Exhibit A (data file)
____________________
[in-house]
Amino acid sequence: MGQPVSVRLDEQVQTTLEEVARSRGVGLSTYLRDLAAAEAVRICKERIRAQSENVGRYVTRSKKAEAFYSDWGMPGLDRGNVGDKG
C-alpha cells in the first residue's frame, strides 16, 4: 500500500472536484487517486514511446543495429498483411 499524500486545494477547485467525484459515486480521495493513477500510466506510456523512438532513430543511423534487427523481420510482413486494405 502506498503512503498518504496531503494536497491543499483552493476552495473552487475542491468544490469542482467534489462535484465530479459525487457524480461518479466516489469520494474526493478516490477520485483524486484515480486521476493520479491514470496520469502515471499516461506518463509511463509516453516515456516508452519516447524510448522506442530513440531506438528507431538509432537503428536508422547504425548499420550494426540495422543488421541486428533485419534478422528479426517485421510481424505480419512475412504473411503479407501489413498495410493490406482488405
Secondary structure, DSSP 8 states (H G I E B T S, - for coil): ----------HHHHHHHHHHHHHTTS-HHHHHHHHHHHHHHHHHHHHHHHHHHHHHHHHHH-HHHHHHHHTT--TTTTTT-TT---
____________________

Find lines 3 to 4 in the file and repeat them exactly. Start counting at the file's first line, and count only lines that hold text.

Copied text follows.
C-alpha cells in the first residue's frame, strides 16, 4: 500500500472536484487517486514511446543495429498483411 499524500486545494477547485467525484459515486480521495493513477500510466506510456523512438532513430543511423534487427523481420510482413486494405 502506498503512503498518504496531503494536497491543499483552493476552495473552487475542491468544490469542482467534489462535484465530479459525487457524480461518479466516489469520494474526493478516490477520485483524486484515480486521476493520479491514470496520469502515471499516461506518463509511463509516453516515456516508452519516447524510448522506442530513440531506438528507431538509432537503428536508422547504425548499420550494426540495422543488421541486428533485419534478422528479426517485421510481424505480419512475412504473411503479407501489413498495410493490406482488405
Secondary structure, DSSP 8 states (H G I E B T S, - for coil): ----------HHHHHHHHHHHHHTTS-HHHHHHHHHHHHHHHHHHHHHHHHHHHHHHHHHH-HHHHHHHHTT--TTTTTT-TT---